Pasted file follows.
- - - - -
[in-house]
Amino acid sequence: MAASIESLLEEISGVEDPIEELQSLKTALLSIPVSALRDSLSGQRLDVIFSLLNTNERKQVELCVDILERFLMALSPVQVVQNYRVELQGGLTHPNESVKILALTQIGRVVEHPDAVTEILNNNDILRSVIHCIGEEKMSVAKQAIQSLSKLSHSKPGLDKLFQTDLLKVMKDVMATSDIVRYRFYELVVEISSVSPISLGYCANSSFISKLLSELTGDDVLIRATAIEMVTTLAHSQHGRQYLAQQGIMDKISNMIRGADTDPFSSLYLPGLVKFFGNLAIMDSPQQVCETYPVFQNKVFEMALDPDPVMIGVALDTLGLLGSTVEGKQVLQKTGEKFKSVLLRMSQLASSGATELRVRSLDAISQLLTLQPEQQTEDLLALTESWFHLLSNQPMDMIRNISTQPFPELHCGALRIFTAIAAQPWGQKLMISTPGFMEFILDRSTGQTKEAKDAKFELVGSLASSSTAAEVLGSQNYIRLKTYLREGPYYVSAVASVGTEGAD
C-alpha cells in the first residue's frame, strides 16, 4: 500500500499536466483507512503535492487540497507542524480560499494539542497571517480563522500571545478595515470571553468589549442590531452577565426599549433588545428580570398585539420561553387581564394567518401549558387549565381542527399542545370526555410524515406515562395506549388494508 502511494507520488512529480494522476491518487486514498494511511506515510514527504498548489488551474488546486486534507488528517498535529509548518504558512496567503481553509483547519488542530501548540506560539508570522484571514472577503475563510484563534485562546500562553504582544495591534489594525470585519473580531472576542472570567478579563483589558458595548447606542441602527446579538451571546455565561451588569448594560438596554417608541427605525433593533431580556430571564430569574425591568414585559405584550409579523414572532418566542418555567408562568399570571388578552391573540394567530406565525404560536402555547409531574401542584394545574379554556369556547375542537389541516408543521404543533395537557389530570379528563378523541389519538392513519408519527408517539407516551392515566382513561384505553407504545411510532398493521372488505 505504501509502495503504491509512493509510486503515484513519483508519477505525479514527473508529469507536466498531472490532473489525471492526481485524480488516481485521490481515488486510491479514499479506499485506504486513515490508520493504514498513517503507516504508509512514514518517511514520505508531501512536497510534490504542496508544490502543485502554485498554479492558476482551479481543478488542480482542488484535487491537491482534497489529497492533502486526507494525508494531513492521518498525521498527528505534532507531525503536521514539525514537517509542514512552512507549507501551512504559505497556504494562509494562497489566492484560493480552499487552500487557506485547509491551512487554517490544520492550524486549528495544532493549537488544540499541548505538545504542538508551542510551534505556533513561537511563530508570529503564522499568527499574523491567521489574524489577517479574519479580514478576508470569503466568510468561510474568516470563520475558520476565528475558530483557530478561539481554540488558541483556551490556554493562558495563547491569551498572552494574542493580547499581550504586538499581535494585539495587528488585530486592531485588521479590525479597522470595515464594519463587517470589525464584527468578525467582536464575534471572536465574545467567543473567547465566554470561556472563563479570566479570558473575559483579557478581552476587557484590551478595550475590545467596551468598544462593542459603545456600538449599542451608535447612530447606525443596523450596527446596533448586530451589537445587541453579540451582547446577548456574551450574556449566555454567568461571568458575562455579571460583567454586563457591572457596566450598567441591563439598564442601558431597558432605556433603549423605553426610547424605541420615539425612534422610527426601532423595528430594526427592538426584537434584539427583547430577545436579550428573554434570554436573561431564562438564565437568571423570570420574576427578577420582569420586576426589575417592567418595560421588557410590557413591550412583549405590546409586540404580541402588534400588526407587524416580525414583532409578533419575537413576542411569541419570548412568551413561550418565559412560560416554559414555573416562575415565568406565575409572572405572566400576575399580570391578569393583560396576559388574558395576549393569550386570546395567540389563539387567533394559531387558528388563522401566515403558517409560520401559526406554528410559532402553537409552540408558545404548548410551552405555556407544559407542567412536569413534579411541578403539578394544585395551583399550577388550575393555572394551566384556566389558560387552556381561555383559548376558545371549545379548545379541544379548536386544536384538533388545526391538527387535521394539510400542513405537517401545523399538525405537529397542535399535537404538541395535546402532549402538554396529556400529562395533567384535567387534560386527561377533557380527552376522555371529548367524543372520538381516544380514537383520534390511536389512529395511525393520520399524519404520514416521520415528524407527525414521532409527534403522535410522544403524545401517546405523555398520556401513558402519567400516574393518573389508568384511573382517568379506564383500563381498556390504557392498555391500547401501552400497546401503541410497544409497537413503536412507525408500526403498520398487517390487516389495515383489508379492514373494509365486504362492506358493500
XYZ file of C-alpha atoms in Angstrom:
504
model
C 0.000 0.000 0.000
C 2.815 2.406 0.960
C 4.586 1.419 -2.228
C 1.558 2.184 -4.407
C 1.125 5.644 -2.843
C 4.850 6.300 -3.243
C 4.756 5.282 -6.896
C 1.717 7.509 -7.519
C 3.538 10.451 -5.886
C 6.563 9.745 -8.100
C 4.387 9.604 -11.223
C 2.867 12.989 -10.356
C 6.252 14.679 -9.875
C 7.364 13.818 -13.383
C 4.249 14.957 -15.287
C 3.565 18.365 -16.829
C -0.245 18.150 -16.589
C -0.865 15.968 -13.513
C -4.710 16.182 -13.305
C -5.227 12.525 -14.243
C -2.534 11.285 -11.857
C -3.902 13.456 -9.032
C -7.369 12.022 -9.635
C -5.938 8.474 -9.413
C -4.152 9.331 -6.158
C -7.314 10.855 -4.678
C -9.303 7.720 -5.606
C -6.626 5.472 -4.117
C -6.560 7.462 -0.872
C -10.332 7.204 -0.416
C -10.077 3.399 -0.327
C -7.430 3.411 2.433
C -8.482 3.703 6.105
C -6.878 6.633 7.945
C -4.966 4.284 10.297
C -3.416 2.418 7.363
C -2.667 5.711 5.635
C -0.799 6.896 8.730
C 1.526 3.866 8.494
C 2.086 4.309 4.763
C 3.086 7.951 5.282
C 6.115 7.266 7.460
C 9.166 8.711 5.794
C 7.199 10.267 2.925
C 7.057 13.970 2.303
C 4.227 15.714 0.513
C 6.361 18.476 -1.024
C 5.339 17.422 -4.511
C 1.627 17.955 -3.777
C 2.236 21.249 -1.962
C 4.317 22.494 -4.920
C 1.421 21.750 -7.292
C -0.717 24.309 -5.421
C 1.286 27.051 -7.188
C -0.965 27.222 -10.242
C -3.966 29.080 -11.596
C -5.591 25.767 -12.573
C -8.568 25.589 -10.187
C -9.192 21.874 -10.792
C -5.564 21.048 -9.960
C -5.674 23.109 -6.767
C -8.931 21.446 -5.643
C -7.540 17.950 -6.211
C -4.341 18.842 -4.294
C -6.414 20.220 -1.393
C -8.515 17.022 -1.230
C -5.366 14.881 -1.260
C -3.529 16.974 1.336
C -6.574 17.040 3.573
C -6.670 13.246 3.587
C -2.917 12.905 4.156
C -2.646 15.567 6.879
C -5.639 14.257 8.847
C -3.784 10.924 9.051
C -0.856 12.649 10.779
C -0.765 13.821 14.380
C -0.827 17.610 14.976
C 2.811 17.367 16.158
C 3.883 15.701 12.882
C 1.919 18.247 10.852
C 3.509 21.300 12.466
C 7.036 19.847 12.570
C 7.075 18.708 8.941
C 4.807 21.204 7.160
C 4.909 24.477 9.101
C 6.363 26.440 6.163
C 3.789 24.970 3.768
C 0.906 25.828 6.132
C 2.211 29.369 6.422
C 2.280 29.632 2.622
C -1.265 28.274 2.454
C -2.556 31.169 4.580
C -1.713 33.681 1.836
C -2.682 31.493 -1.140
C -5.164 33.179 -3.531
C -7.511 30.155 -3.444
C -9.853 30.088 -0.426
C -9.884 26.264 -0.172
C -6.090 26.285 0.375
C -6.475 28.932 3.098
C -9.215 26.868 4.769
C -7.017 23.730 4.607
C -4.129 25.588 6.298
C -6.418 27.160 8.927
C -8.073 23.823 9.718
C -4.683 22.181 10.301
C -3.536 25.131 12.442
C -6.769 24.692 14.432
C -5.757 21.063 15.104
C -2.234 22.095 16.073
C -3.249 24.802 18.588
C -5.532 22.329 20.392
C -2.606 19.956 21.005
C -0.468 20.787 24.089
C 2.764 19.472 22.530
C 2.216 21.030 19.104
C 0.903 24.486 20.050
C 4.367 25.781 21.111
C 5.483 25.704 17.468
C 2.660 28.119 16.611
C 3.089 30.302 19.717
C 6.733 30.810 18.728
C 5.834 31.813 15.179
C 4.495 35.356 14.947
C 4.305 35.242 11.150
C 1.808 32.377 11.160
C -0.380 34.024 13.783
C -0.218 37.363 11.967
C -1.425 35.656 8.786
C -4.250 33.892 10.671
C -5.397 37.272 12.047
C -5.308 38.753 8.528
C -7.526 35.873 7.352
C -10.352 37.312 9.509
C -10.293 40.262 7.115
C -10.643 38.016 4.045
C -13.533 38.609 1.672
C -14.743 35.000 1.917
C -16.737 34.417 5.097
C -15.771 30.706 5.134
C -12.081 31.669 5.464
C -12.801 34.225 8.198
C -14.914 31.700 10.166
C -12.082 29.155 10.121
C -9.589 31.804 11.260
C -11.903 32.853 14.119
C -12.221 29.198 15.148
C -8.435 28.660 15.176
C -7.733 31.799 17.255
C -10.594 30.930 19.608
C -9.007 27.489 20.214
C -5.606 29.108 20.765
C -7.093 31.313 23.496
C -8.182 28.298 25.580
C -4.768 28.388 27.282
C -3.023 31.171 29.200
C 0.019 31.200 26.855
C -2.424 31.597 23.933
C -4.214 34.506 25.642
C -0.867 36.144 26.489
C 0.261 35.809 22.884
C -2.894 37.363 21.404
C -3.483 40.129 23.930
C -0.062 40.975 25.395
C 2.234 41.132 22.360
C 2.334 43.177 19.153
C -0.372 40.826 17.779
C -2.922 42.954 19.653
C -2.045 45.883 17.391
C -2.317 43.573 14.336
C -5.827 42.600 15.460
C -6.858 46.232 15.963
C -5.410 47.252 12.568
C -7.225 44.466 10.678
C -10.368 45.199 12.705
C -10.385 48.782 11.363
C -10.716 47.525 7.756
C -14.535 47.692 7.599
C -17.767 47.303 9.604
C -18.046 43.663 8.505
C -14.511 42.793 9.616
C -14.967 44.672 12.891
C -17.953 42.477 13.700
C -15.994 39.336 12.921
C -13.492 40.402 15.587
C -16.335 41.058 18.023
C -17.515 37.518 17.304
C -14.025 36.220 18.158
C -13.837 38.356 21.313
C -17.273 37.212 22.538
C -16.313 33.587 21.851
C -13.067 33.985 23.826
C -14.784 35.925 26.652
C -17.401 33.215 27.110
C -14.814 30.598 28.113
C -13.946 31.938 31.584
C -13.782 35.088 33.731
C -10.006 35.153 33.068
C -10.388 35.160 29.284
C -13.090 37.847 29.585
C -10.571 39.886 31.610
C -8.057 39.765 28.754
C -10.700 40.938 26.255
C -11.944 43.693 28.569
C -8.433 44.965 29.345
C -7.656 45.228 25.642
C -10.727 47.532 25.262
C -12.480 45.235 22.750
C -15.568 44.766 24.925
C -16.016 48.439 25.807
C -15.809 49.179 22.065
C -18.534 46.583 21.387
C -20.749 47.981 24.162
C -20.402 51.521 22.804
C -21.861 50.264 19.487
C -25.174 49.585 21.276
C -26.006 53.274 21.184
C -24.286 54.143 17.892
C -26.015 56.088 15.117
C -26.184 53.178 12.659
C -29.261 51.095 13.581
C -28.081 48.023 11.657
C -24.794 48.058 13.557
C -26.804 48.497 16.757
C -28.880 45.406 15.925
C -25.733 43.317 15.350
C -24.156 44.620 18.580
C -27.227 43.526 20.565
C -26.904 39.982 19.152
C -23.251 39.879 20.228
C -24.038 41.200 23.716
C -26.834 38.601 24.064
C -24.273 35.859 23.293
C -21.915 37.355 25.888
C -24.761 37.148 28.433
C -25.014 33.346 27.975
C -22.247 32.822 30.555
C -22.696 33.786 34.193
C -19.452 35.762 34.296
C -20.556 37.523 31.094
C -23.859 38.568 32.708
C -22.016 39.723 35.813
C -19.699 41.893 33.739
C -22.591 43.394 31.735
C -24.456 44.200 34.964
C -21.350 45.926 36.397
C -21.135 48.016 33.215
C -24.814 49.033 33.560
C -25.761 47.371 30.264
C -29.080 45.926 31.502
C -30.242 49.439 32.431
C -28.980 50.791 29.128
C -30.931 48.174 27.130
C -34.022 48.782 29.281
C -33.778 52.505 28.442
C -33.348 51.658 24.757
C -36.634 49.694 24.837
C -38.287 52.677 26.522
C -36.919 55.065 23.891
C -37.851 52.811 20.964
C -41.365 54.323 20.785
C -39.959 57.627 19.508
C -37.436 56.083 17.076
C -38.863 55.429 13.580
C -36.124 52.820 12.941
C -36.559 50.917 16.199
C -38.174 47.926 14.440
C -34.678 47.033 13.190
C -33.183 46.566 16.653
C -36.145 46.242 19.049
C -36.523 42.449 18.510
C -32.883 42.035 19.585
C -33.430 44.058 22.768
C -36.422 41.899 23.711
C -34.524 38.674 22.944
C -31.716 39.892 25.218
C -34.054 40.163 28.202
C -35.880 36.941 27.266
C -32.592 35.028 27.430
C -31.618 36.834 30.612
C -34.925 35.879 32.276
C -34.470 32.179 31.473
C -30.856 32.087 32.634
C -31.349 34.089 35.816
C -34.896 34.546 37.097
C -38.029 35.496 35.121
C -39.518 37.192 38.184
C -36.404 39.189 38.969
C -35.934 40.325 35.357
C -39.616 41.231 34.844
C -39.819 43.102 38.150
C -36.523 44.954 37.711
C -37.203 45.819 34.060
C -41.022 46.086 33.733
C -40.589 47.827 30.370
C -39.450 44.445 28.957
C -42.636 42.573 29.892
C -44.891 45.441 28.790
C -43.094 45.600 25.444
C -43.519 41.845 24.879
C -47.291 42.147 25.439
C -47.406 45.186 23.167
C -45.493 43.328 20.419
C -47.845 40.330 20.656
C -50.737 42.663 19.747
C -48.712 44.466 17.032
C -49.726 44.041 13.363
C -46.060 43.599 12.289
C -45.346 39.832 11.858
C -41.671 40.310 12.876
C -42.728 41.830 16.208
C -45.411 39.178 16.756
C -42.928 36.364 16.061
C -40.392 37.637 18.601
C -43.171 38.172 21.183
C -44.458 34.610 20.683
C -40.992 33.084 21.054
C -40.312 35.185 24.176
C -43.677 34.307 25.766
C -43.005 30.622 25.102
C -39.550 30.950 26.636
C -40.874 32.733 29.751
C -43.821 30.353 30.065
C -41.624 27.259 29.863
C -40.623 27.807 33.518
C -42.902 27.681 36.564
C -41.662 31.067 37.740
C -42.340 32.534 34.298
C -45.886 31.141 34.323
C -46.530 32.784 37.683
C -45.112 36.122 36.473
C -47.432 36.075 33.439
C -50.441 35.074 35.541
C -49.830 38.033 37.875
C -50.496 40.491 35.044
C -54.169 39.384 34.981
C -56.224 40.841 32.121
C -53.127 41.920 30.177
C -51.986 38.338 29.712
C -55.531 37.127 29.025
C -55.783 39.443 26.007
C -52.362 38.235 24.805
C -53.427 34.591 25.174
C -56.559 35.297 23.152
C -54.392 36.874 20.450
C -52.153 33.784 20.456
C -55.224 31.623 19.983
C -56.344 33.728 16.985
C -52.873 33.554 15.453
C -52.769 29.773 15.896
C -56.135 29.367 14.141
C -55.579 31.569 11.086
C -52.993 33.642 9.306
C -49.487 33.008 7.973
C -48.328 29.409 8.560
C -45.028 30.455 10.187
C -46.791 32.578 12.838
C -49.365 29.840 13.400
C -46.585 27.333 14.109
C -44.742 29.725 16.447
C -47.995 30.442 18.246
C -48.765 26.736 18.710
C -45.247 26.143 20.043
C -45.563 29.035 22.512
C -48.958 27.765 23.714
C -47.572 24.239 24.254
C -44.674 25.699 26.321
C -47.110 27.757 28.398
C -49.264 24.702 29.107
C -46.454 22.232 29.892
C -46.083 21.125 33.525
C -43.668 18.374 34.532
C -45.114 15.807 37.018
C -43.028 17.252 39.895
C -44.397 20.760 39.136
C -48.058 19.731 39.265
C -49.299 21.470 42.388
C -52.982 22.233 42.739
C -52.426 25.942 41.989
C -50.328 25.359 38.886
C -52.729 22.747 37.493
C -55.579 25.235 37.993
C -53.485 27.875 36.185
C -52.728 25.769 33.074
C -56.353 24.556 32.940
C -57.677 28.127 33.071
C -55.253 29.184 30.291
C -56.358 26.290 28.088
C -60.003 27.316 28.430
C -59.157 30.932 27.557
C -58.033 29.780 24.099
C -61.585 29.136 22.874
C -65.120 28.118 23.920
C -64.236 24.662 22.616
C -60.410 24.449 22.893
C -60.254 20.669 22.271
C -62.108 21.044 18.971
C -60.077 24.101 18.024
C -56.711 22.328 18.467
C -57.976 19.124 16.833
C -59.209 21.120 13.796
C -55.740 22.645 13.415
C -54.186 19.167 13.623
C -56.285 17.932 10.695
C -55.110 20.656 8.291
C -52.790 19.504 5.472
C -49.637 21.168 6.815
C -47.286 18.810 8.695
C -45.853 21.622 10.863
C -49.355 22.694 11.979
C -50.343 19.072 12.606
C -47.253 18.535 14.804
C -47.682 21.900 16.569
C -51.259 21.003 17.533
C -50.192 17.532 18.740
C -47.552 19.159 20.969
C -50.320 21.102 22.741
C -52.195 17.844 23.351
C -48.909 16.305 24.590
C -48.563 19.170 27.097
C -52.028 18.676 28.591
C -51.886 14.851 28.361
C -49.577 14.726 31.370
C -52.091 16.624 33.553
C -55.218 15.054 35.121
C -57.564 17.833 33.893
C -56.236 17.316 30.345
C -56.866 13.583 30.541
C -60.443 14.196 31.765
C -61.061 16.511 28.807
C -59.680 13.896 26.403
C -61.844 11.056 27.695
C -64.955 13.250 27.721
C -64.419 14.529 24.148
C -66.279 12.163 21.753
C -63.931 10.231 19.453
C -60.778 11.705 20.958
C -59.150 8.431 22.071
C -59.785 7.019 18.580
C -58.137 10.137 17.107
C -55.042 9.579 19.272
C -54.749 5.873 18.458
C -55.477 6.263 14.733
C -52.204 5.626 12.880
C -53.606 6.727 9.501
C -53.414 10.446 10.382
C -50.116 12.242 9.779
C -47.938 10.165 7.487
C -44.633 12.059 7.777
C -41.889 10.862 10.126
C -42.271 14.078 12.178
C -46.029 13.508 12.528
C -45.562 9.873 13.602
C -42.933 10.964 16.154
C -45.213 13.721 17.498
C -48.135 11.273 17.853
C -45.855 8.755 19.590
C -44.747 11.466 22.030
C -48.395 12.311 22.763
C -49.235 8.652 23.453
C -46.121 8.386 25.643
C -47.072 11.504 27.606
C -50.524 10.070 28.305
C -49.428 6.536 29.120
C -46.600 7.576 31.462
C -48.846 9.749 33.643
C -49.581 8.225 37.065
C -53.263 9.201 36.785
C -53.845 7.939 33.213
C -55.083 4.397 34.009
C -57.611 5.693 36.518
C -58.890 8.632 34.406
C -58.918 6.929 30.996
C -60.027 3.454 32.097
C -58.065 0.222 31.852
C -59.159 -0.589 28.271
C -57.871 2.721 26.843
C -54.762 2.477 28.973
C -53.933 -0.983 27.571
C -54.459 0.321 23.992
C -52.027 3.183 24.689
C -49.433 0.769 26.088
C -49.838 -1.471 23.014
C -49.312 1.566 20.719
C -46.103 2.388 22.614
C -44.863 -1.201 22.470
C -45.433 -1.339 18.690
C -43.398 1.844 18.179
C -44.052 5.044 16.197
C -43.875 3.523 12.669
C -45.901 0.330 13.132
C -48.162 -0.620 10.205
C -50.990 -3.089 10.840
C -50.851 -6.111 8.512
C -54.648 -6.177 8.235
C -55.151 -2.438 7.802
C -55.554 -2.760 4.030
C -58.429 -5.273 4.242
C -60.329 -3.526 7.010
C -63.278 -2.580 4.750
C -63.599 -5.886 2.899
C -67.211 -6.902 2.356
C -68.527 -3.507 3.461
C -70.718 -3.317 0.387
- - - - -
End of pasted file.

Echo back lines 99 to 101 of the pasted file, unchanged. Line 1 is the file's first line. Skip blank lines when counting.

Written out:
C -1.713 33.681 1.836
C -2.682 31.493 -1.140
C -5.164 33.179 -3.531